I mentioned this in a staff meeting last week and I’ve continued to think on it a bit…
Before I was lovingly accepted here at Haywood Street, I was working, remotely, with the Florida prison system. I worked for a high profile criminal defense firm, and for three attorneys who are now known for their record number of exonerations.
I was responsible for finding mitigating factors to inmates’ crimes. The task was really: how fast can you build rapport? After I had an inmate’s ID number, I could look up which prison they were currently assigned to. Next was calling the prison and connecting the ID number with the corresponding Corrections Officer. If I was lucky enough to get this far, then I had to sweet talk the CO into setting up a day and time at which I could speak with the assigned inmate. Sometimes the CO would tell me that the inmate was in solitary confinement (when they were not), sometimes they would laugh and hang up. Sometimes they were incredibly helpful and would set up the call, no problem. Then, when I would call at the given day and time, no one would answer.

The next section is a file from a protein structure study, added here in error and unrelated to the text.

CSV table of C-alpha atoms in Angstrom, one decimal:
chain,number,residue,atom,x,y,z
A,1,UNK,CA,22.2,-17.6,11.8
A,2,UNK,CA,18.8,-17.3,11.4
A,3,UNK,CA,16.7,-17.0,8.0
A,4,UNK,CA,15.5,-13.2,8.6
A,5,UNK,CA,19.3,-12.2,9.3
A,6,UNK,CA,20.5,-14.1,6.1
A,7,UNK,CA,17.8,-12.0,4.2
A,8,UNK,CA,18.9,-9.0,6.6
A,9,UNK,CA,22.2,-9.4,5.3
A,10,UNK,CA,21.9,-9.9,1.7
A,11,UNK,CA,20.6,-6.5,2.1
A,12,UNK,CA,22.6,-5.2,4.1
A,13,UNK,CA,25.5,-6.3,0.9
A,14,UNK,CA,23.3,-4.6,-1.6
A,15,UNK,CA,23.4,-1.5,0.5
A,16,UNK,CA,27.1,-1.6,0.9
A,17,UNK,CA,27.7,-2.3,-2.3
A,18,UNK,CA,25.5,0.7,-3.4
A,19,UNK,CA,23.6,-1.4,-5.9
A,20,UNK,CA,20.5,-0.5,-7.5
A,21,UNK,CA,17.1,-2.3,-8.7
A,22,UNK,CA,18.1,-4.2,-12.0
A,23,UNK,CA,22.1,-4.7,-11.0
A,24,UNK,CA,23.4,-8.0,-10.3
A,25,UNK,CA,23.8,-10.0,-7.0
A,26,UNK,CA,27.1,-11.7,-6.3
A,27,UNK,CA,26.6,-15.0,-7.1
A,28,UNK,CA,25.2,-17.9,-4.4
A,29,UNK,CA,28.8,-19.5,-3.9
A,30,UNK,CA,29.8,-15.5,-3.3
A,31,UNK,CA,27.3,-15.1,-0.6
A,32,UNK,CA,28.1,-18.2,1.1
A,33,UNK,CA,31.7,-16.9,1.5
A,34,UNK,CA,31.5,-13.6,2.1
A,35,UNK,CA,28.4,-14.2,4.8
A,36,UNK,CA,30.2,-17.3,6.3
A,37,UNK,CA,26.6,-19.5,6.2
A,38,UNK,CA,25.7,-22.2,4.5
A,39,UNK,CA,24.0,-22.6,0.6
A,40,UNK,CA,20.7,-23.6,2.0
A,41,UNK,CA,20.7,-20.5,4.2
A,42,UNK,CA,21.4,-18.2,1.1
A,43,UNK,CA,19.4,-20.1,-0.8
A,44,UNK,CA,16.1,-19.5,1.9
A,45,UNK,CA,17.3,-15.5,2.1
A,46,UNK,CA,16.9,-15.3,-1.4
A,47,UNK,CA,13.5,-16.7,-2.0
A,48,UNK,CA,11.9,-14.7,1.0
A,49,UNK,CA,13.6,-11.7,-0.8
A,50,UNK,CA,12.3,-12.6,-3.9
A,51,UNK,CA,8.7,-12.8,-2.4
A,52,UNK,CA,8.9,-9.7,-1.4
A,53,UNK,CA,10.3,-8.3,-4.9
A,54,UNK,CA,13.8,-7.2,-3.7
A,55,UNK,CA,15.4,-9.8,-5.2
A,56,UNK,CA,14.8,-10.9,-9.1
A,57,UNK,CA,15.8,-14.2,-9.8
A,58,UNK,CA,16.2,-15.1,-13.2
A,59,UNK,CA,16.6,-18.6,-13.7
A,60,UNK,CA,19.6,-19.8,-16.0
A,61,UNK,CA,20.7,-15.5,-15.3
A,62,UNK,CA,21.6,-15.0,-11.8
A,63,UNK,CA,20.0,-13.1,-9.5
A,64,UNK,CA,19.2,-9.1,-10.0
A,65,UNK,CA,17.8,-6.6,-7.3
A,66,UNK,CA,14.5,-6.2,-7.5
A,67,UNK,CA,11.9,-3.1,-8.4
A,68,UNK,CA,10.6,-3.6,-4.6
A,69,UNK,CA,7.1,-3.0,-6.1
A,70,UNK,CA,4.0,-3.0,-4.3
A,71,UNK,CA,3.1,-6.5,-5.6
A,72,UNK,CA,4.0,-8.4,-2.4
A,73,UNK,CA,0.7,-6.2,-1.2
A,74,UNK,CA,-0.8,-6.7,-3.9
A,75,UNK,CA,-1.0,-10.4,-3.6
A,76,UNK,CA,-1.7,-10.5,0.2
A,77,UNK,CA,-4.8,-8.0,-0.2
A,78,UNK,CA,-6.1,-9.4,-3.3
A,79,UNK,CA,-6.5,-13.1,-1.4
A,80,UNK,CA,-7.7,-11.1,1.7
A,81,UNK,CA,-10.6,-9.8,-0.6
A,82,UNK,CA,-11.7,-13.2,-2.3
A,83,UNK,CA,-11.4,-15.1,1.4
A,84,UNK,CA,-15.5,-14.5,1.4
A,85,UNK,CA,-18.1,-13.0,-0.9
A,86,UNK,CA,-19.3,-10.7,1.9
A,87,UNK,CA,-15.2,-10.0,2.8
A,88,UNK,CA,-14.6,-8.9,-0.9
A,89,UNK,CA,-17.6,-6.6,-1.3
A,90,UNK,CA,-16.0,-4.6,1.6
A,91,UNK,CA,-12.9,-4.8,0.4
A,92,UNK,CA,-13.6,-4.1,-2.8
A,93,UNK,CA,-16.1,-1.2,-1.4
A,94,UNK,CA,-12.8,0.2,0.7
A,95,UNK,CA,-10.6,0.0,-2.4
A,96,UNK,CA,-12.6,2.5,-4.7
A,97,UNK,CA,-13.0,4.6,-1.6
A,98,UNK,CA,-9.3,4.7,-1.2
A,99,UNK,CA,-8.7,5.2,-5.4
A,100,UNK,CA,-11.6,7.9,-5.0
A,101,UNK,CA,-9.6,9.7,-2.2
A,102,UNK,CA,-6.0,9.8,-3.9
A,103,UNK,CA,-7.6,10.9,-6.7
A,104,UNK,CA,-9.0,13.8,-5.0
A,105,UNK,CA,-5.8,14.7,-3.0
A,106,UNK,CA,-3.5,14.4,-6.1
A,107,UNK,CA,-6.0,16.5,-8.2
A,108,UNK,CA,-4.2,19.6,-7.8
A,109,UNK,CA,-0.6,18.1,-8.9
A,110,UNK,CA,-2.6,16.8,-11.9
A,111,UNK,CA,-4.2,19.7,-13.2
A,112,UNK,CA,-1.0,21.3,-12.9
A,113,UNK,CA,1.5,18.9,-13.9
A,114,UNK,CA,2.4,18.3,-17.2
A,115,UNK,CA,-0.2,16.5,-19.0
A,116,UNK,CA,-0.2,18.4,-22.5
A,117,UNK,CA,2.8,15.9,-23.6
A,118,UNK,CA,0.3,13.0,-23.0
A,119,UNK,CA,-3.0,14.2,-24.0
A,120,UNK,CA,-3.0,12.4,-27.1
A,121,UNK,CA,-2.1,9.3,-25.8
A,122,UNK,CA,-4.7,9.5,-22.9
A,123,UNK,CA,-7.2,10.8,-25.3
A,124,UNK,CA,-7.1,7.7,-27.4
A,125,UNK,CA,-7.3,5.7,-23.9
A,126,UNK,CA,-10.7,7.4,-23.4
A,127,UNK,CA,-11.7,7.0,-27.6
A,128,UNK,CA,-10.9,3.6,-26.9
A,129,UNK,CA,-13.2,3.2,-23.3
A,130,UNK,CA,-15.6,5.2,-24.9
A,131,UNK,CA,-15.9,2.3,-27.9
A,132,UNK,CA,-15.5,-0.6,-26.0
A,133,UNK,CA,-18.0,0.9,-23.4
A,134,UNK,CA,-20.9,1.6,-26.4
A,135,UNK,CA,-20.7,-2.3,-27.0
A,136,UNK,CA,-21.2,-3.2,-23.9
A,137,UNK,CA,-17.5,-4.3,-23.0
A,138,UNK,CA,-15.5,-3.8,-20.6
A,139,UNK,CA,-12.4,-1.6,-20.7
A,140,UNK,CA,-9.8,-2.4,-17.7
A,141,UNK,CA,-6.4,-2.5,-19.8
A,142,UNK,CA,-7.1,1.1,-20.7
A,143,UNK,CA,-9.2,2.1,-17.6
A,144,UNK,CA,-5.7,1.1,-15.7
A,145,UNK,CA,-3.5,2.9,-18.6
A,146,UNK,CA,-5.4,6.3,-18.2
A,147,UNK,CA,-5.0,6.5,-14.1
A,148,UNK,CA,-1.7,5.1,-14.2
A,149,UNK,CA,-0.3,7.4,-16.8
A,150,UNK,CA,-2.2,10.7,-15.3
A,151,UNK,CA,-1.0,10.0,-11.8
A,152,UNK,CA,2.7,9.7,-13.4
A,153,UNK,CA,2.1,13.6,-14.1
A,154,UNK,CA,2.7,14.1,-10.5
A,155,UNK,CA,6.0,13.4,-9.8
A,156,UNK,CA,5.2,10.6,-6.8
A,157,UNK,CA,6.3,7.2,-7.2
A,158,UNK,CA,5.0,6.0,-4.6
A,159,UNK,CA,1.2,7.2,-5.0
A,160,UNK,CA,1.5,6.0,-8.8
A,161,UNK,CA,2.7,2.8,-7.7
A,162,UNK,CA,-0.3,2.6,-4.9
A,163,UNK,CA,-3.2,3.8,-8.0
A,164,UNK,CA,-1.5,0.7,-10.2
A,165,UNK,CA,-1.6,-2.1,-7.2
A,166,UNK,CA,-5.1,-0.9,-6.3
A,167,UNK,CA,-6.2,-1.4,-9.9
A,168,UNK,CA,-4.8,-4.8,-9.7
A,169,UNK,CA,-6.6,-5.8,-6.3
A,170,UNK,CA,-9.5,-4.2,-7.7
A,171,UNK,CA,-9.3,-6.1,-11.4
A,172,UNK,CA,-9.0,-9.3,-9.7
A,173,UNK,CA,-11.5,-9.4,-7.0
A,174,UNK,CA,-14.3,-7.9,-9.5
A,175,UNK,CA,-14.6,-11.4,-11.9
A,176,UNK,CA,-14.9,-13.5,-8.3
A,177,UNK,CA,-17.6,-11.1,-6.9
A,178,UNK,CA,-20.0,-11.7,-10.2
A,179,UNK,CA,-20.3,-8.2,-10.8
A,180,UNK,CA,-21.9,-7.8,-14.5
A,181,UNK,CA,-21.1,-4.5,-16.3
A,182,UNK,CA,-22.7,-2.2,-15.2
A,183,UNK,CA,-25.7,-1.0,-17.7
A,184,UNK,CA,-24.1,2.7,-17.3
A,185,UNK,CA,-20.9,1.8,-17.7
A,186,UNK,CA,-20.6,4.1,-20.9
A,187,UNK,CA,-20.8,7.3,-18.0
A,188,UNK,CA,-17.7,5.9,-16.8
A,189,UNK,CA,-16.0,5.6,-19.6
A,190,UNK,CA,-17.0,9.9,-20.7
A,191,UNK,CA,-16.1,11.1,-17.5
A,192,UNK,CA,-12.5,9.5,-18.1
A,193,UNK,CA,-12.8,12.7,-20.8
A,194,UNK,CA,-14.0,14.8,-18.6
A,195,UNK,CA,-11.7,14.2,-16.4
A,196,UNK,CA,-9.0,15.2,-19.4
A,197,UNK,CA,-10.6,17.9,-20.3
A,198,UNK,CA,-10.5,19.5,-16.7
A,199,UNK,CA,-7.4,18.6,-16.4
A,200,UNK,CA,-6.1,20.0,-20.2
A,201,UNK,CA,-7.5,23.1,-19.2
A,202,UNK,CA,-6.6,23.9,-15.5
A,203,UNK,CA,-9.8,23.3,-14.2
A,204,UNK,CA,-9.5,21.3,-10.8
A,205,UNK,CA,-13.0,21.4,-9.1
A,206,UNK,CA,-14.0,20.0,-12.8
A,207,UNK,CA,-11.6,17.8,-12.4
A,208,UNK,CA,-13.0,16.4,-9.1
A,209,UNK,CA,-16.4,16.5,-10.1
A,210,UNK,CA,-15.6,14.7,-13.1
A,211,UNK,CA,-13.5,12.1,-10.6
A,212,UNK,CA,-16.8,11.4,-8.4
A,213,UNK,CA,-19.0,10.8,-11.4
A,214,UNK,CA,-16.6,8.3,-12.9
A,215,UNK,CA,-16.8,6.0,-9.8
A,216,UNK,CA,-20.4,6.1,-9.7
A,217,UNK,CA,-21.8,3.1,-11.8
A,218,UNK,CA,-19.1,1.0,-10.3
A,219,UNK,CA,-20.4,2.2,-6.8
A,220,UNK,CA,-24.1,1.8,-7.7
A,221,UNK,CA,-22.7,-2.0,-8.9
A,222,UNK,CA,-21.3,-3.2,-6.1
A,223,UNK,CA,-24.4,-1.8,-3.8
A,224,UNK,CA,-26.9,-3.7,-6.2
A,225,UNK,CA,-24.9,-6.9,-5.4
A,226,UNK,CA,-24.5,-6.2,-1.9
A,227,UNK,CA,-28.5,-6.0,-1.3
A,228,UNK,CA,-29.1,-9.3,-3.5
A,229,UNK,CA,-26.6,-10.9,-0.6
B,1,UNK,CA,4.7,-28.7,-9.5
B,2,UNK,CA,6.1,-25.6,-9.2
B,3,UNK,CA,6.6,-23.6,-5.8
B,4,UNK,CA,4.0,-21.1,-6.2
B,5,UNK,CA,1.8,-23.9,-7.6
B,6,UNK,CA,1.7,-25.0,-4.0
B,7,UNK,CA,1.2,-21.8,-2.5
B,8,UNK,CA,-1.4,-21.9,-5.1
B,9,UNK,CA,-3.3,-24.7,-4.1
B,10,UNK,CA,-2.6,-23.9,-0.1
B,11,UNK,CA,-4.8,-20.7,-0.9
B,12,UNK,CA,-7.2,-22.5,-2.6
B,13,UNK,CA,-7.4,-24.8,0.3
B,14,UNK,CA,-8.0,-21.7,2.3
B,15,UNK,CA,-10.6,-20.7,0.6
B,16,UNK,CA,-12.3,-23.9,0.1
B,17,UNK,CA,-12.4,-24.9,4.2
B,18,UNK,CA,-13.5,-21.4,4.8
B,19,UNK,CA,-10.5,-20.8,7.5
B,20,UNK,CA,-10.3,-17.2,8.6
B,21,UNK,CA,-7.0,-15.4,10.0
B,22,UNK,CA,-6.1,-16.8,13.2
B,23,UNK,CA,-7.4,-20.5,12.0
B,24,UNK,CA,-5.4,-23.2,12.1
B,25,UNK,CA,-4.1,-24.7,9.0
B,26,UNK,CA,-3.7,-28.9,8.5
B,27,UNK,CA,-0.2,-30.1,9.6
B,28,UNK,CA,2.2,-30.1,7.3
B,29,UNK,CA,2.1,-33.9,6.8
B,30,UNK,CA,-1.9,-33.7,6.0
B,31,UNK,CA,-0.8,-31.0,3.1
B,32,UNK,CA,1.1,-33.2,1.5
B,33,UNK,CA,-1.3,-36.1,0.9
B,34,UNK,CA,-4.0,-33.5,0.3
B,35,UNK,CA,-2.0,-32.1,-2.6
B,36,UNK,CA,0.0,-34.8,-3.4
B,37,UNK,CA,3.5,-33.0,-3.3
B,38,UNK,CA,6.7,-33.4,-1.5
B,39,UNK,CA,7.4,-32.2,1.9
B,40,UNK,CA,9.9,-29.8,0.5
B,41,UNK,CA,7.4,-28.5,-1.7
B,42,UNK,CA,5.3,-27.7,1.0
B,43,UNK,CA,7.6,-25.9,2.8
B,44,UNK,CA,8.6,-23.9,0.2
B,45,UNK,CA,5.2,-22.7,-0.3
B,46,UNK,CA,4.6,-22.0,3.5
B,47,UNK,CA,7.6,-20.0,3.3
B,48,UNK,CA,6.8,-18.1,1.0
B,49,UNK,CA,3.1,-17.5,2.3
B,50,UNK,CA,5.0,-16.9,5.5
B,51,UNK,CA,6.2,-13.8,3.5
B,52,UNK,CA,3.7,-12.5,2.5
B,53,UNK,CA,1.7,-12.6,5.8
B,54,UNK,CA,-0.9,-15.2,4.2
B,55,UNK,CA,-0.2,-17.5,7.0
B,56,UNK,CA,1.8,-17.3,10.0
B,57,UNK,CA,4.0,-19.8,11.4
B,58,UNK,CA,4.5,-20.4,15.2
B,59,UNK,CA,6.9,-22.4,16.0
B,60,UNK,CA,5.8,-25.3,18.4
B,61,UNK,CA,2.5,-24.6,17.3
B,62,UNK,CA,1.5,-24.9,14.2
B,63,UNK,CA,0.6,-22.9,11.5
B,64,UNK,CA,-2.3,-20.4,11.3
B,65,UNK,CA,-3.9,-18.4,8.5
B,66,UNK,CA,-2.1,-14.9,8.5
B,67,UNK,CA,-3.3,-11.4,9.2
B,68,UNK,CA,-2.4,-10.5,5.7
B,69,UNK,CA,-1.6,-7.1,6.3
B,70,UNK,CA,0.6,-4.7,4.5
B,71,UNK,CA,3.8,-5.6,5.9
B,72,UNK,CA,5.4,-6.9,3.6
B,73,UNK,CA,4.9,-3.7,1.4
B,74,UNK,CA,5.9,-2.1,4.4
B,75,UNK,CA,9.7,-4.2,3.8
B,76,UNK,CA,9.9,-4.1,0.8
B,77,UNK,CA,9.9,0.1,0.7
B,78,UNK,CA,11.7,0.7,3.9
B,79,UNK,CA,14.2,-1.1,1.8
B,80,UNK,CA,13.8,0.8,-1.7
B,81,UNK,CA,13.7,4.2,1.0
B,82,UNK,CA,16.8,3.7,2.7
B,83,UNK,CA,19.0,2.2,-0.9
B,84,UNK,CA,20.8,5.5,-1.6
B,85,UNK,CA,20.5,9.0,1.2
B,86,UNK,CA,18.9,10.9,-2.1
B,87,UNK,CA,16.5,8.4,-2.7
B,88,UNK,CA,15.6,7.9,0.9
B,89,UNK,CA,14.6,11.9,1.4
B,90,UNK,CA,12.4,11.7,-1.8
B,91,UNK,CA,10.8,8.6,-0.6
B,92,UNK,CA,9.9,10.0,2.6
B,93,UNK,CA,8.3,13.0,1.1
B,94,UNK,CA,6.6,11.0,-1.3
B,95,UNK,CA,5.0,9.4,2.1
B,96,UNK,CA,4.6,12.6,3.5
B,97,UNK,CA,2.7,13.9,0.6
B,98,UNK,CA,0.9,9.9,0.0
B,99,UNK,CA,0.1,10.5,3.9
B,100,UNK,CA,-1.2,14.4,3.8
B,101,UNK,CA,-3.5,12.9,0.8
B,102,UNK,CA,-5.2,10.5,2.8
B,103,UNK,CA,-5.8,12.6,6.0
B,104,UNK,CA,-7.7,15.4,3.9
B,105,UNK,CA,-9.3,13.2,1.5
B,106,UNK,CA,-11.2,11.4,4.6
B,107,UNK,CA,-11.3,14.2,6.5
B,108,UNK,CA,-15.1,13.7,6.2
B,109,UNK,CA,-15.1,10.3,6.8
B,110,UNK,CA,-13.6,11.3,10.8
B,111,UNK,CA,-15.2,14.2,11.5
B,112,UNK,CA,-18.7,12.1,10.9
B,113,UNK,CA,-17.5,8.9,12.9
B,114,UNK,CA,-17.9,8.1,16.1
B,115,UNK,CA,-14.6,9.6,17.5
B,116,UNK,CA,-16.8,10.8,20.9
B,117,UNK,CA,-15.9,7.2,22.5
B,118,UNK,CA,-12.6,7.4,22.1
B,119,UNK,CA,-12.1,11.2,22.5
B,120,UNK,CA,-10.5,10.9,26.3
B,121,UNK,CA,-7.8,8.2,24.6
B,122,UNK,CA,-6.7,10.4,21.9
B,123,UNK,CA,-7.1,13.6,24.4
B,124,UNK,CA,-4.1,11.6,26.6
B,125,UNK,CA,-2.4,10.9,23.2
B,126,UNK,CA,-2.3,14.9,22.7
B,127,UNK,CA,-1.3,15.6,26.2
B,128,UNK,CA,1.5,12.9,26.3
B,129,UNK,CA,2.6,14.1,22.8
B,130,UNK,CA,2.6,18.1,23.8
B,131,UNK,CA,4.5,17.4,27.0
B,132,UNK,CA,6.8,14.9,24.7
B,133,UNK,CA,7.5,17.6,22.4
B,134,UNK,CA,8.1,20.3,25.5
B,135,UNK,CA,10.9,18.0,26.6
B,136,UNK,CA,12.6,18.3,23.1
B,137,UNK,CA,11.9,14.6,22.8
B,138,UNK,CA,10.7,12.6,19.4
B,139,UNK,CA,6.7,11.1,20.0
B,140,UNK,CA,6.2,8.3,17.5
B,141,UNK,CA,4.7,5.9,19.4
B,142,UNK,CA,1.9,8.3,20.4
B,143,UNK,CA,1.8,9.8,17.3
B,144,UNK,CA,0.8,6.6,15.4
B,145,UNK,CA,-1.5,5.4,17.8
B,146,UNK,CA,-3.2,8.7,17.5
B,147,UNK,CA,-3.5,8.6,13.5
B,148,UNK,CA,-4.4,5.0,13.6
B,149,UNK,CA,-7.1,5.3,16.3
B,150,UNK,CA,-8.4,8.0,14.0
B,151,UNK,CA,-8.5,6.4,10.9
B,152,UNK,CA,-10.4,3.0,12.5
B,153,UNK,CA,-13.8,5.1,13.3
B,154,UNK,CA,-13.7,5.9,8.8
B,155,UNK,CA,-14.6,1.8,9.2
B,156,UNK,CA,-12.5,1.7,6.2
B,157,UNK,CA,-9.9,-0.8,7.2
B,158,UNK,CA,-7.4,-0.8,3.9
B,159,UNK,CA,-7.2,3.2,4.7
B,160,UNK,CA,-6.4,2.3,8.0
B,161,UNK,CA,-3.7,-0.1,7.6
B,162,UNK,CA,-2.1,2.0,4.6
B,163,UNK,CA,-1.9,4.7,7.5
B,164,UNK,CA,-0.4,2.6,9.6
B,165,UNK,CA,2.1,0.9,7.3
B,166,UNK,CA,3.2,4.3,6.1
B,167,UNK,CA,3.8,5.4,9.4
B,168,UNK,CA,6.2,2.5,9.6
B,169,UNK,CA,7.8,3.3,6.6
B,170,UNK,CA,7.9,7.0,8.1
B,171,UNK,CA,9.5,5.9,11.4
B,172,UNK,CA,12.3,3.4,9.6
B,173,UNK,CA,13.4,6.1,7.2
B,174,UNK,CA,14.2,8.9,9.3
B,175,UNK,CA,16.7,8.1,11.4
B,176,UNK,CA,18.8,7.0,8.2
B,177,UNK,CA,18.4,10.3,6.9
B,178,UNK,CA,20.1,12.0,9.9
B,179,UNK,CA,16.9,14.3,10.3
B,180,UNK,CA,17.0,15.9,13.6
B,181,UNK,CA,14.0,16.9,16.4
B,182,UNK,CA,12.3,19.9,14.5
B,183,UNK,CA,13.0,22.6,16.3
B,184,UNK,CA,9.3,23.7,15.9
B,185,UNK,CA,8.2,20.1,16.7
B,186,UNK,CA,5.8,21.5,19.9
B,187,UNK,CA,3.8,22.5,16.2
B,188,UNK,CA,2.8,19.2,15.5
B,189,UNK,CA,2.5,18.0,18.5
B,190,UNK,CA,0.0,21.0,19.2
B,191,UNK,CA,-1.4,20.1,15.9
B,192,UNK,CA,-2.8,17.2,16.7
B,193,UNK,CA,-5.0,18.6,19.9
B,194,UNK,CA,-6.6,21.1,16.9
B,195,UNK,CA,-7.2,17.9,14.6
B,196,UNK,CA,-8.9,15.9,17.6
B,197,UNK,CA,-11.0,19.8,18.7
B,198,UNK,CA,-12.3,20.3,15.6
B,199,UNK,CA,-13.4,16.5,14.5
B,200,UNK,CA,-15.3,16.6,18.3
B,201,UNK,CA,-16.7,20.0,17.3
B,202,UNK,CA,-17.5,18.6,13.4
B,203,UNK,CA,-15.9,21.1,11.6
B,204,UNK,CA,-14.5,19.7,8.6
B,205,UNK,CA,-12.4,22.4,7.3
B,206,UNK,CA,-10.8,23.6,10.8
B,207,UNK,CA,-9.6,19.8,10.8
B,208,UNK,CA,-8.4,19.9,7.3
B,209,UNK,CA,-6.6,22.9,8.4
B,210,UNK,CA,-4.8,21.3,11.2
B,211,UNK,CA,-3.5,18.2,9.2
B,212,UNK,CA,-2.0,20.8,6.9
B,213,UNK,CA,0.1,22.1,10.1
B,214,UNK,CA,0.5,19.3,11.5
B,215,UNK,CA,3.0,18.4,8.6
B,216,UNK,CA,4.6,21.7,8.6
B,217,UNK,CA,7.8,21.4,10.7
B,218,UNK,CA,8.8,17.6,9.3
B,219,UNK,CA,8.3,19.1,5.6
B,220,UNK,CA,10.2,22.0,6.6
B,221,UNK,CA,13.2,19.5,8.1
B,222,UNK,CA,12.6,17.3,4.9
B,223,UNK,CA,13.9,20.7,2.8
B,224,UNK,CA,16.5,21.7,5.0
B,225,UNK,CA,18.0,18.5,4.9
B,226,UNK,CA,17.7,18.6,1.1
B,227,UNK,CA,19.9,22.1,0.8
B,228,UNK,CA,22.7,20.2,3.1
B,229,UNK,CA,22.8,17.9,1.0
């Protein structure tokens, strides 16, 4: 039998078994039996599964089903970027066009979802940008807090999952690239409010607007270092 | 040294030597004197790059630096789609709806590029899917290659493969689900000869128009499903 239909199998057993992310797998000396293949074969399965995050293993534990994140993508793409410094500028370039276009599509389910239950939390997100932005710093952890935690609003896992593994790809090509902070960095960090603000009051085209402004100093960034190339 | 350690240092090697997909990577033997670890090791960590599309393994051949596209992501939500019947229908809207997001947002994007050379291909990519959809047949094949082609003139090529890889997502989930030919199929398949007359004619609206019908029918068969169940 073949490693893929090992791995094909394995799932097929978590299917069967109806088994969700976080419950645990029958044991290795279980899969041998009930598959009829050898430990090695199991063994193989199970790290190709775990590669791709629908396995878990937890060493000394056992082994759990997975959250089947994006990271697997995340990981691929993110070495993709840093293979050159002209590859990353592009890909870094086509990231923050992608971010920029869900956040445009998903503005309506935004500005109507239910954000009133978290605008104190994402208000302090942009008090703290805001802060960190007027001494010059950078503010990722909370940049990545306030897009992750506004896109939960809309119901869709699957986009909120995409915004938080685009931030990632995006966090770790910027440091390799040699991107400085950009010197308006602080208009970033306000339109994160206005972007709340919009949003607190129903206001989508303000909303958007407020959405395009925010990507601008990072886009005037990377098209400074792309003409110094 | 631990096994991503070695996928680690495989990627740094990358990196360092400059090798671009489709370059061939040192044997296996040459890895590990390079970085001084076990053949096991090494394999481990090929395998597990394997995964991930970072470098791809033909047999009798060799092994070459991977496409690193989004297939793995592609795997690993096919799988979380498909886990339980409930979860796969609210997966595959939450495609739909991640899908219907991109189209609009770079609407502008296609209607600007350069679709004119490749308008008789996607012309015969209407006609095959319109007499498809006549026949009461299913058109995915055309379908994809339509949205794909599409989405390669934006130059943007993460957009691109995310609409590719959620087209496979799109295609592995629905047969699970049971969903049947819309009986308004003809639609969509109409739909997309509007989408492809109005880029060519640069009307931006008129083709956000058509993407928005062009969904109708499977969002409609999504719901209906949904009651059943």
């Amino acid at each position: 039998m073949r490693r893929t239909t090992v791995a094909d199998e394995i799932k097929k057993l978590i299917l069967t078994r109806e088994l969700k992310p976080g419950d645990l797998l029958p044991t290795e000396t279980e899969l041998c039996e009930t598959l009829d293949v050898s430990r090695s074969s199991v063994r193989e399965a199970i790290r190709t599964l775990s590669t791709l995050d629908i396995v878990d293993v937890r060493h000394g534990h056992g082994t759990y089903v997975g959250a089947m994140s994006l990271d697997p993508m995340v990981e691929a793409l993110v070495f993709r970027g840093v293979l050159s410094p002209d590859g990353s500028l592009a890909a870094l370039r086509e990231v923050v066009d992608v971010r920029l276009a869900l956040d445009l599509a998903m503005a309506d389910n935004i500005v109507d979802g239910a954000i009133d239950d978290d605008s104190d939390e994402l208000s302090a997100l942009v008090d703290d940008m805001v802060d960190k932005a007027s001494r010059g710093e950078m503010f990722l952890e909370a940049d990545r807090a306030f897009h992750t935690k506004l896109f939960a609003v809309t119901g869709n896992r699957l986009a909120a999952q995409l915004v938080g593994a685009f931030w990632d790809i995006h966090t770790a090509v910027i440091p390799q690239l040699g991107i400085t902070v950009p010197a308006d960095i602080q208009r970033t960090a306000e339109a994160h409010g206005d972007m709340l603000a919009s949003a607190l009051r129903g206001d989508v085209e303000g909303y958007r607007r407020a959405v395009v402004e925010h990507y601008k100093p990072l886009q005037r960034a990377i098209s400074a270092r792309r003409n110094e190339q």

All this to say, when I finally got an inmate on the phone, I had to work quickly. I had to convince someone I had never met that I needed them to pull every skeleton they owned out from the closet. It was not therapy, in fact, it was probably somewhat re-traumatizing, but the fact was–the factors that had led to their incarceration were probably the same factors that had the ability to save their life. When mitigating factors are brought before a judge, they help complete the story; they help put a person’s crime within the context of their life and life circumstances. Often, they drastically reduce one’s sentence.
Anyways. What I have noticed lately is the ease at which friends of Haywood Street tell their ‘mitigating factors’ — be it to me, other staff, to Companions, or amongst one another. It is a safe space here. Revealing one’s skeletons is not a daunting task, because we know we are all children of God, regardless. The rapport is nailed into the walls, mixed into the garden’s soil, served up for free around the Welcome Table.
Working with those on the inside and working with friends of Haywood Street–I find a common understanding: sharing your story always holds the potential to set you free.
For more faces & stories from our Congregation, click here.